'Eight divorces an hour' in Saudi Arabia

'Eight divorces an hour' in Saudi Arabia

3 min read
14 July, 2015
Blog: What lies behind the falling marriage rate and rising divorce rate in the ultra-conservative kingdom?
The exploitation of children through marriage is one factor behind rising divorce rates [Getty]

The figures may be shocking, but they are official, coming from the Saudi Ministry of Justice. The number of divorce cases registered in the first six months of 2015 was 33,954. There were11,817 marriages.

For the first time ever, there are three times as many divorces, working out at 8.4 divorces per hour, against 2.9 marriages.

Of the nearly 34,000 divorces, there were just 434 initiated by women - known as khula cases.

There were more than 8,000 divorces this year so far, compared with the same period last year.

Sheikh Khaled al-Humaish runs the website Zawaj ["marriage"]. The figures are alarming and pose a threat to society, he said.

Divorce rates in Saudi Arabia are rising steadily year on year, with serious implications, he told al-Araby:

"The problem is two-fold. With rising divorce rates, we notice declining marriage rates."

He pointed out that young people were reluctant to marry because of tough economic conditions. "There are no appropriate jobs for young people, or housing," he said. "We see many Saudi men turn 35 without managing to get married." This, said Humaish, could have a serious impact on family stability in the kingdom.

Official figures also show that more than 1.5 million Saudi women are yet to marry.

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Officials at the Family Affairs Directorate say this figure is likely to increase over the next ten years to around four million women, in light of tough economic conditions and widespread unemployment in the kingdom - with 26 percent of young Saudis currently without a job.

The Mecca region topped the divorce rate list, with 9,954 divorces - including 405 khula cases.

Jeddah was the city with the most splits, with 5,306 cases recorded so far this year. Mecca city had 2,326 cases, and Taif registed 1,459.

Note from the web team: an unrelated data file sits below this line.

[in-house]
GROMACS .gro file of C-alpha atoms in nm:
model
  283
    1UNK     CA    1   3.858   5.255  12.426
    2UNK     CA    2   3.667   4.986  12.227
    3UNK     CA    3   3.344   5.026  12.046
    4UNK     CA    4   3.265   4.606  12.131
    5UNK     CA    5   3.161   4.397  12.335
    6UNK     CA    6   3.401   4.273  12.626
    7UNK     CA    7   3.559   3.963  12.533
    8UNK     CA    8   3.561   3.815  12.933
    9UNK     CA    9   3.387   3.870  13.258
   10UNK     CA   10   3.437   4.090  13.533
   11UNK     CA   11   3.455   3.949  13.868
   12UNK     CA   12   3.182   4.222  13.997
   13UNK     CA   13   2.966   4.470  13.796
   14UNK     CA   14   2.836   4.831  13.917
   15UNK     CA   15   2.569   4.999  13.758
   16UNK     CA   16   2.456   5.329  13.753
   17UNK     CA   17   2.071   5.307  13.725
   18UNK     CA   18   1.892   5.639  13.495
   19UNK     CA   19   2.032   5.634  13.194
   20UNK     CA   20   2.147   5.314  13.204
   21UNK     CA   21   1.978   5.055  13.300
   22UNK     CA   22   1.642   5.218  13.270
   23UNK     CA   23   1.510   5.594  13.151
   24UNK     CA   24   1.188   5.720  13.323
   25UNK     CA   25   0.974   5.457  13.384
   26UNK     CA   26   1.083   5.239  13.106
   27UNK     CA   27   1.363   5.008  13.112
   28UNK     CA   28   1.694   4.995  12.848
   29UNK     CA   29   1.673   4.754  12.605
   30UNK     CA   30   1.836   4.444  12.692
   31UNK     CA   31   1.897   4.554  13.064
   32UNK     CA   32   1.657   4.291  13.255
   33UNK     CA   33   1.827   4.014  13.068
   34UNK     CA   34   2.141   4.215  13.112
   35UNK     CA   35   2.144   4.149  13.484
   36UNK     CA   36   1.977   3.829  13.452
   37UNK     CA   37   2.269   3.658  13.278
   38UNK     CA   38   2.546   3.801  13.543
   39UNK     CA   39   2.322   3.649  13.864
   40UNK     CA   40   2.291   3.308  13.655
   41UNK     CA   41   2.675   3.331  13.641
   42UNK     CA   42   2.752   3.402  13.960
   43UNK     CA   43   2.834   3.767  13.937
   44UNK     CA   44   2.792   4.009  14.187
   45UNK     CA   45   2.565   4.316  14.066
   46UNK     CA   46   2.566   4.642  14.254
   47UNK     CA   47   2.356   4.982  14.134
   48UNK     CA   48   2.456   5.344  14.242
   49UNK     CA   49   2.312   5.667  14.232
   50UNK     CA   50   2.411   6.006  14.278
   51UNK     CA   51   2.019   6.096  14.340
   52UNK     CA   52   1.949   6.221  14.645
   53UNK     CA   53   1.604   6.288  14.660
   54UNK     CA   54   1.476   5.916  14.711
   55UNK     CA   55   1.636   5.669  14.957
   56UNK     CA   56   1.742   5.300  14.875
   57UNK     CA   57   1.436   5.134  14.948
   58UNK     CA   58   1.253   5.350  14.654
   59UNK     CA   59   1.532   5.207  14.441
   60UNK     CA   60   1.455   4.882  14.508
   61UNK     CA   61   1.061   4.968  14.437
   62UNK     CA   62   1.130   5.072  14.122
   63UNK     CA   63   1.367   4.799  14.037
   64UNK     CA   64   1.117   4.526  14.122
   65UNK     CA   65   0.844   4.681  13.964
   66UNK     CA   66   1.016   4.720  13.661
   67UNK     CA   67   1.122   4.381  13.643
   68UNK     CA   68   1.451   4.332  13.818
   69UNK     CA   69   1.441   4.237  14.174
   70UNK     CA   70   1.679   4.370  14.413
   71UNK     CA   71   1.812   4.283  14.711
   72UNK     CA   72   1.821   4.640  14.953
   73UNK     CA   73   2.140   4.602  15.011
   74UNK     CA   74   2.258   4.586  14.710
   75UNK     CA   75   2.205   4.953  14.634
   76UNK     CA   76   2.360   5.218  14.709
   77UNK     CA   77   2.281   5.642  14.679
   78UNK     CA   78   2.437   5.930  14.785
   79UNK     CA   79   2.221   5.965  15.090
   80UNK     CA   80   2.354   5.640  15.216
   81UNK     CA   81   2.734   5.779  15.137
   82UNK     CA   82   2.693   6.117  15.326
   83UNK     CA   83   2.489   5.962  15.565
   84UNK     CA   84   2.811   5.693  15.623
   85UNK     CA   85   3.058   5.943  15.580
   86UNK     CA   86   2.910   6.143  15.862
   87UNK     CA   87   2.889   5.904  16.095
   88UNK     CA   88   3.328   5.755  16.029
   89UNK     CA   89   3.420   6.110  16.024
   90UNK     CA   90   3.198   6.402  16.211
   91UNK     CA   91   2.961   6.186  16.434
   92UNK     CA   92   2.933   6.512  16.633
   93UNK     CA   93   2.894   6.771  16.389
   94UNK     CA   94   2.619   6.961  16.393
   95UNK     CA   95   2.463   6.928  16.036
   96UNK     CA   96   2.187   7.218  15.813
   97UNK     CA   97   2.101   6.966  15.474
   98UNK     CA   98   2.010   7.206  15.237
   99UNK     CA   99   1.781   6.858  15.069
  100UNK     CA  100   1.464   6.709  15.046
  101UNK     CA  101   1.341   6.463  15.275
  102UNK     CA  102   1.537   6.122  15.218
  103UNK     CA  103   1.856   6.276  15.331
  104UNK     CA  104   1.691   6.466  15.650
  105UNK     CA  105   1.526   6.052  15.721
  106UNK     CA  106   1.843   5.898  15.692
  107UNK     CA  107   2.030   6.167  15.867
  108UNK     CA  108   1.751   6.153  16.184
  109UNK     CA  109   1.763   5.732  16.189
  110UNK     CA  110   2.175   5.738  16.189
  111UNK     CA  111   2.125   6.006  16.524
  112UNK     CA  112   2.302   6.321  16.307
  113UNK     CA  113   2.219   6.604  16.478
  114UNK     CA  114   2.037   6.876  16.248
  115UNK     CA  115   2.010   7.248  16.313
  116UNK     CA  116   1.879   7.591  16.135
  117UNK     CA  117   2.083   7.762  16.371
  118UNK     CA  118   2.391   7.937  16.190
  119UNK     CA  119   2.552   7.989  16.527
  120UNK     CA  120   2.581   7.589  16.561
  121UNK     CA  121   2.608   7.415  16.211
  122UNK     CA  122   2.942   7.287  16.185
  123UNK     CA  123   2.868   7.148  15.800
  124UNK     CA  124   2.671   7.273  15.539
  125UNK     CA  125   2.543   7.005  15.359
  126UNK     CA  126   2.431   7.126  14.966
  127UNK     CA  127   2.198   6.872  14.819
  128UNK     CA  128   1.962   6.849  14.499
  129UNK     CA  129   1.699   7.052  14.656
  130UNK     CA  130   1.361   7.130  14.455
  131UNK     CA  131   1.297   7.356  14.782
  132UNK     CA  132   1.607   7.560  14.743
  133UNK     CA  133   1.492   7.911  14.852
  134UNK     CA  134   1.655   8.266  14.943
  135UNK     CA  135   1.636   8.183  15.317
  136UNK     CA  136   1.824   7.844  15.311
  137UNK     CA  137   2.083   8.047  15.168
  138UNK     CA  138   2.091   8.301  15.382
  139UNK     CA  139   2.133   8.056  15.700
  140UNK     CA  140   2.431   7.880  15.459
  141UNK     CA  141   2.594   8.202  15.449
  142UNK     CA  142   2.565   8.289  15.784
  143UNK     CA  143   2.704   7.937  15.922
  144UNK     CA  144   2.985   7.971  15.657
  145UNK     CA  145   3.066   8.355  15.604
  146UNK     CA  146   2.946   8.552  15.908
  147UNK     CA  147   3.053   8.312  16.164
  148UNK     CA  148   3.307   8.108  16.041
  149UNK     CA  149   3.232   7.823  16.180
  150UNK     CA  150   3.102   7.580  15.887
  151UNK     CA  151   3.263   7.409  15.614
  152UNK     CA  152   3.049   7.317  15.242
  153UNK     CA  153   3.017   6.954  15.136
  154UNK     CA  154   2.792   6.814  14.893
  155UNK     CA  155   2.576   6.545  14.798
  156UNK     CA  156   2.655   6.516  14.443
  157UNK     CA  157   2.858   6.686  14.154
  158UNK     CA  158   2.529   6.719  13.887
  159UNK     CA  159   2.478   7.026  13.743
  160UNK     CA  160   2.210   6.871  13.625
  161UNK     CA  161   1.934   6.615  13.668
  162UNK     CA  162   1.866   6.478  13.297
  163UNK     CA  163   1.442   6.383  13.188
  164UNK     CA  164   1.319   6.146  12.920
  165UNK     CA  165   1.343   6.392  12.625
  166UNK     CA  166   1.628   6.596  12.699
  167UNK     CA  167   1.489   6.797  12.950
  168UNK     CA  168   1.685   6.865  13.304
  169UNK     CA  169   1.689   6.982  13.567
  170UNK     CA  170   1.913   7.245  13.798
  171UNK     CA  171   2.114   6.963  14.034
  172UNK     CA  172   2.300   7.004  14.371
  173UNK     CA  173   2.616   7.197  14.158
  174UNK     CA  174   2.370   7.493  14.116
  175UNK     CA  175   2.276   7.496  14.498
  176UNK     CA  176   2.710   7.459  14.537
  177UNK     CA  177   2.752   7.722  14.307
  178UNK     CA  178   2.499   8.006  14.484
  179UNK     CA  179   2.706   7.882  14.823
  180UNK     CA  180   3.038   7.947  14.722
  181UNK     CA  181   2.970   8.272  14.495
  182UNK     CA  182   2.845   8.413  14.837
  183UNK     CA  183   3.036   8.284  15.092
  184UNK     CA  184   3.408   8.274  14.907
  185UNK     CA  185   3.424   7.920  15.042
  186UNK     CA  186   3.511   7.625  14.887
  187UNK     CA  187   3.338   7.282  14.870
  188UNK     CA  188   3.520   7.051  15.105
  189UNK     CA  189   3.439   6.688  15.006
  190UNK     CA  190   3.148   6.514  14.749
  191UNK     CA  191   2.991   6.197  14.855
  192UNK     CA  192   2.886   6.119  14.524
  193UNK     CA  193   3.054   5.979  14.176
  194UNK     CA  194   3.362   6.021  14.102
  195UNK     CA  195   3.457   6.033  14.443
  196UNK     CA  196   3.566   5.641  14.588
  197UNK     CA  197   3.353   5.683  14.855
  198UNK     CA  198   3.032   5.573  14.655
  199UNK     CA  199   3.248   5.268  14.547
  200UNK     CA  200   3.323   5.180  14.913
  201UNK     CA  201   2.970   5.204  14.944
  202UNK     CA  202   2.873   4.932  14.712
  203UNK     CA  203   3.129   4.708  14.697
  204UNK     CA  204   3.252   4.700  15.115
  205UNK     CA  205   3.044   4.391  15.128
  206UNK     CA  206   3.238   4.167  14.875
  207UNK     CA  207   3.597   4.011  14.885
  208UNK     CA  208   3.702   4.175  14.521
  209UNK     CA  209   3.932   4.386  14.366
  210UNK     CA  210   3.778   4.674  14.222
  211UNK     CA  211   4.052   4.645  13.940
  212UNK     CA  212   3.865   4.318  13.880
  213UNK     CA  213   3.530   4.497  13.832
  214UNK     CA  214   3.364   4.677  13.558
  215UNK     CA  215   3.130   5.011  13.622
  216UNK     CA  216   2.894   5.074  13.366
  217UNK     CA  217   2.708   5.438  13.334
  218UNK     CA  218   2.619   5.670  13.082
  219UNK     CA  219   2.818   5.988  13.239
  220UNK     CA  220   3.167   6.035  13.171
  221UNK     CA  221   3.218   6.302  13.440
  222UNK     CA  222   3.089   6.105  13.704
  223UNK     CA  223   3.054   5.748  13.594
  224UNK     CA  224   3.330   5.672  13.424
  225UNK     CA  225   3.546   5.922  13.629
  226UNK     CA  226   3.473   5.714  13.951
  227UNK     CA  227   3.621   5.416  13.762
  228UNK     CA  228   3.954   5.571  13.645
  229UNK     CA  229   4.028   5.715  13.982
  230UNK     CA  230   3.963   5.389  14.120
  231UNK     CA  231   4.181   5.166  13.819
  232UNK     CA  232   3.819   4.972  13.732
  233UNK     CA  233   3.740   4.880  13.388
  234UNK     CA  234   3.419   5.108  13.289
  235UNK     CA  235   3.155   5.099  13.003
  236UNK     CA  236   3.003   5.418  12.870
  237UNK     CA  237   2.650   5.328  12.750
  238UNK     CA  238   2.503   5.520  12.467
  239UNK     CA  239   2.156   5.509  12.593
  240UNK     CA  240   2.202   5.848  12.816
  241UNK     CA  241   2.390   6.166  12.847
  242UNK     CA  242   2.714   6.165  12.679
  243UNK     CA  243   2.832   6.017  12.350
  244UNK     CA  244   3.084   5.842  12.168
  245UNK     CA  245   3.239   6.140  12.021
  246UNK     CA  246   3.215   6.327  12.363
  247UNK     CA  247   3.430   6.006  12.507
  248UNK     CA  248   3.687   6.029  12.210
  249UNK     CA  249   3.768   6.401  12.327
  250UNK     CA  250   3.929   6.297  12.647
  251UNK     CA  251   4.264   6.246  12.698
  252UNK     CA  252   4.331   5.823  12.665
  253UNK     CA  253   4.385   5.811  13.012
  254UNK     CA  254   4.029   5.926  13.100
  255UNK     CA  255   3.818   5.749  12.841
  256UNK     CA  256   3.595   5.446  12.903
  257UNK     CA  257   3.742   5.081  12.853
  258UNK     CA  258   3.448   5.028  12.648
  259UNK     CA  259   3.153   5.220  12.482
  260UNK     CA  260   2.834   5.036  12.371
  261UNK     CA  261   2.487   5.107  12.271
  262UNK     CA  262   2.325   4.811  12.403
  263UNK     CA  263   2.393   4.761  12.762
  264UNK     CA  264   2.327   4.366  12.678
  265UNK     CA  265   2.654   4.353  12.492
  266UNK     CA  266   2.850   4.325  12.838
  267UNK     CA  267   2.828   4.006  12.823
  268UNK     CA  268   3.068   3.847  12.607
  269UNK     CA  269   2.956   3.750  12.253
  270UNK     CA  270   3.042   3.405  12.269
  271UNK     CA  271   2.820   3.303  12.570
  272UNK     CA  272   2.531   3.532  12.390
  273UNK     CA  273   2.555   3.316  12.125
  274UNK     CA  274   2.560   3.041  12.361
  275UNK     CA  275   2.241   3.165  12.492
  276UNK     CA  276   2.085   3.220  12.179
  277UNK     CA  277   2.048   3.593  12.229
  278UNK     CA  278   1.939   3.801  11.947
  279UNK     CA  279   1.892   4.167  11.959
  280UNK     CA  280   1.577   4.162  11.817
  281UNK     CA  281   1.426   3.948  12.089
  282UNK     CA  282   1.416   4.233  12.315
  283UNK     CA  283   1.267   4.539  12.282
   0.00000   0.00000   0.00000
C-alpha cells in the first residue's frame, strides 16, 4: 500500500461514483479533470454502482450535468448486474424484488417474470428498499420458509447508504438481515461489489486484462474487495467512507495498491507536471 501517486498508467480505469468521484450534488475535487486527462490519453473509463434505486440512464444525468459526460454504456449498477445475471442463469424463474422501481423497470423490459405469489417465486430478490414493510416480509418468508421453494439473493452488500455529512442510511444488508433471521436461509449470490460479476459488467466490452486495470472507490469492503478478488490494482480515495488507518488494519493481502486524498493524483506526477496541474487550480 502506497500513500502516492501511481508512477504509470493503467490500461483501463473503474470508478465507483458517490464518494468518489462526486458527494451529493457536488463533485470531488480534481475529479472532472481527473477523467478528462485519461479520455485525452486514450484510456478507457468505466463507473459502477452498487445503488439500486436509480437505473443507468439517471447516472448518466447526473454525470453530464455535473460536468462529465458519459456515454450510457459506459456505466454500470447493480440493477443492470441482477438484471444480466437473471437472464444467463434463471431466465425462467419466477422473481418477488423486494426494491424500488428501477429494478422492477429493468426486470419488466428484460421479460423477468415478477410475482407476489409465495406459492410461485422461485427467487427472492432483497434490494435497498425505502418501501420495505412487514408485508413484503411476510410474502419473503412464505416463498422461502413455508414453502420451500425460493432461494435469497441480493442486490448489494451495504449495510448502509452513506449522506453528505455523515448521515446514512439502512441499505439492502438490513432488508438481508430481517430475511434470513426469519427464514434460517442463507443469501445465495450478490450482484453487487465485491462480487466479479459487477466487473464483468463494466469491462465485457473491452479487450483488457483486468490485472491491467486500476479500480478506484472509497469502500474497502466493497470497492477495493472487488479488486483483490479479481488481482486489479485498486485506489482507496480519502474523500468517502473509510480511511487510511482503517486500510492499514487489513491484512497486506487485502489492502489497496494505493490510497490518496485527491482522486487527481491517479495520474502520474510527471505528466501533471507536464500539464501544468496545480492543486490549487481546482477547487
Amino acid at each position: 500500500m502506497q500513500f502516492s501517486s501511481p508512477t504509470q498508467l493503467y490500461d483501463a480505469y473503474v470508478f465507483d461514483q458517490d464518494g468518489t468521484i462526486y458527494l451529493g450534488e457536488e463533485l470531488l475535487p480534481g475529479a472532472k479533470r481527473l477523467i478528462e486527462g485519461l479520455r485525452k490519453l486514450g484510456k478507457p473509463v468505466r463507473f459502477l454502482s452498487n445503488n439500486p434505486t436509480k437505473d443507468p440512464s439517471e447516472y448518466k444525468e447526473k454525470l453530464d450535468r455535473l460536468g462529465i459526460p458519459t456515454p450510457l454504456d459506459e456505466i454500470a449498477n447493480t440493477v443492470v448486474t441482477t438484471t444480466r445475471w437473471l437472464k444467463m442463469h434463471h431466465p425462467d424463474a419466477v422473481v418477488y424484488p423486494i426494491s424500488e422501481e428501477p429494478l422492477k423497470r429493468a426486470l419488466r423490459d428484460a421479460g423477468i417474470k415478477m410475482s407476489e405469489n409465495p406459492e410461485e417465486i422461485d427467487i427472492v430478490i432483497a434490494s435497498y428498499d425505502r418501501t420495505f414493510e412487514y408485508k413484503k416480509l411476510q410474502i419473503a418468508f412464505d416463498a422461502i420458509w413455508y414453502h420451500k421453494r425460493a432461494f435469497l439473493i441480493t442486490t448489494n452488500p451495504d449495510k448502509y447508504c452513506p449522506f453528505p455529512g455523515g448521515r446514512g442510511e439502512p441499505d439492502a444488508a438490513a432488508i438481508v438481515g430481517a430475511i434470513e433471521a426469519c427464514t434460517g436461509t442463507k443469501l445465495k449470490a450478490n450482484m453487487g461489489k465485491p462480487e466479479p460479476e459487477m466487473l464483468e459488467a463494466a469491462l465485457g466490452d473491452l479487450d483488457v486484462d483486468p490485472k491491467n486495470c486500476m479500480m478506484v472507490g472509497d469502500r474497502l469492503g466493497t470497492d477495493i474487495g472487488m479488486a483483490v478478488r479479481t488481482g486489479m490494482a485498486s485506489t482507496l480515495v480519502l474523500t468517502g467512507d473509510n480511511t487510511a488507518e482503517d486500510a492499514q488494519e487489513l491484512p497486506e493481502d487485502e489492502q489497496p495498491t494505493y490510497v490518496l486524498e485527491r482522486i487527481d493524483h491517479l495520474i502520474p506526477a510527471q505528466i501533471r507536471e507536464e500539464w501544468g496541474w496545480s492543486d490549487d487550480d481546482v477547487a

Underlying factors

Social commentators say a variety of reasons lie behind the high divorce rate. One reason cited is age difference, with child marriage rife in the country. The kingdom's authorities have staunchly refused to pass any law which would limit girls being married off to old men.

Economic mismatch is another key factor - especially when wives are used to a certain standard of living before marriage - say some analysts.

Sheikh Mohammad Othman Fallaj Baba, an Islamic marriage officer and family counsellor, told al-Araby al-Jadeed that divorce is driven by other causes.

"Divorce levels have increased because of the rising number of temporary marriages," he said. "Many men do not register these officially in civil status records."

     Mothers press their daughters to divorce at the first sign of trouble, rather than encourage them to be patient like mothers did in the past.

Fallaj Baba, who has written books on marriage and married life, said another problem is the weak marital culture among young people, and interference by in-laws in young families.

"Most youths want to keep their freedom, even after marriage, as though nothing has changed in their lives," he said.

"Many women reveal the most intimate secrets of their maried lives to their mothers, which in many cases has caused mothers to press their daughters to divorce at the first sign of trouble, rather than encourage them to be patient like mothers did in the past."